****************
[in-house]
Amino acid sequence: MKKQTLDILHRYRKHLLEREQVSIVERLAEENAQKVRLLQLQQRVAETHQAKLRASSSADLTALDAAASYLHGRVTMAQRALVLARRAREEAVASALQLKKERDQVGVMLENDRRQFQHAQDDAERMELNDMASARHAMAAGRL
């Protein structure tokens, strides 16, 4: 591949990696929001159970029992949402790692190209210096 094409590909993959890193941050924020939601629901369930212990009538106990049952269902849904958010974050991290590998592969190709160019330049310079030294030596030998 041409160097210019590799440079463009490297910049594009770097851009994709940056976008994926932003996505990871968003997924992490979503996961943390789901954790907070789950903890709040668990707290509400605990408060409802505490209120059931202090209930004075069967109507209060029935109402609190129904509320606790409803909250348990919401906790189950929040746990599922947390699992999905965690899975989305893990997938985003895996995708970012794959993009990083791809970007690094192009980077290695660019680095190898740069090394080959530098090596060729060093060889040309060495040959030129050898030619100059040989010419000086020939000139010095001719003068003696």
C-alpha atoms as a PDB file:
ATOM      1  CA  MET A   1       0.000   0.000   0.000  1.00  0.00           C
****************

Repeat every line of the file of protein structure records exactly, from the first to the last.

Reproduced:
[in-house]
Amino acid sequence: MKKQTLDILHRYRKHLLEREQVSIVERLAEENAQKVRLLQLQQRVAETHQAKLRASSSADLTALDAAASYLHGRVTMAQRALVLARRAREEAVASALQLKKERDQVGVMLENDRRQFQHAQDDAERMELNDMASARHAMAAGRL
């Protein structure tokens, strides 16, 4: 591949990696929001159970029992949402790692190209210096 094409590909993959890193941050924020939601629901369930212990009538106990049952269902849904958010974050991290590998592969190709160019330049310079030294030596030998 041409160097210019590799440079463009490297910049594009770097851009994709940056976008994926932003996505990871968003997924992490979503996961943390789901954790907070789950903890709040668990707290509400605990408060409802505490209120059931202090209930004075069967109507209060029935109402609190129904509320606790409803909250348990919401906790189950929040746990599922947390699992999905965690899975989305893990997938985003895996995708970012794959993009990083791809970007690094192009980077290695660019680095190898740069090394080959530098090596060729060093060889040309060495040959030129050898030619100059040989010419000086020939000139010095001719003068003696």
C-alpha atoms as a PDB file:
ATOM      1  CA  MET A   1       0.000   0.000   0.000  1.00  0.00           C